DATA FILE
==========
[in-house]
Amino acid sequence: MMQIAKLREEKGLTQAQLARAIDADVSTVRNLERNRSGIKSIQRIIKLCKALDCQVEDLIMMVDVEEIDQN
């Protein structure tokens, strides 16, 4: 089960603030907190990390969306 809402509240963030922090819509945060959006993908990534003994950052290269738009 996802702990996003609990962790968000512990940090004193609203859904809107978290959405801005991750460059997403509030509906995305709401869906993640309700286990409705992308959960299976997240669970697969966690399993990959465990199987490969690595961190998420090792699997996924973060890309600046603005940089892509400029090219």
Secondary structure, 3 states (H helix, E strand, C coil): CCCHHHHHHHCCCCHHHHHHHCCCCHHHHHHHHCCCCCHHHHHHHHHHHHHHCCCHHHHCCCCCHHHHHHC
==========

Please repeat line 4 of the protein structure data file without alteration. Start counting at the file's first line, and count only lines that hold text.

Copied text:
Secondary structure, 3 states (H helix, E strand, C coil): CCCHHHHHHHCCCCHHHHHHHCCCCHHHHHHHHCCCCCHHHHHHHHHHHHHHCCCHHHHCCCCCHHHHHHC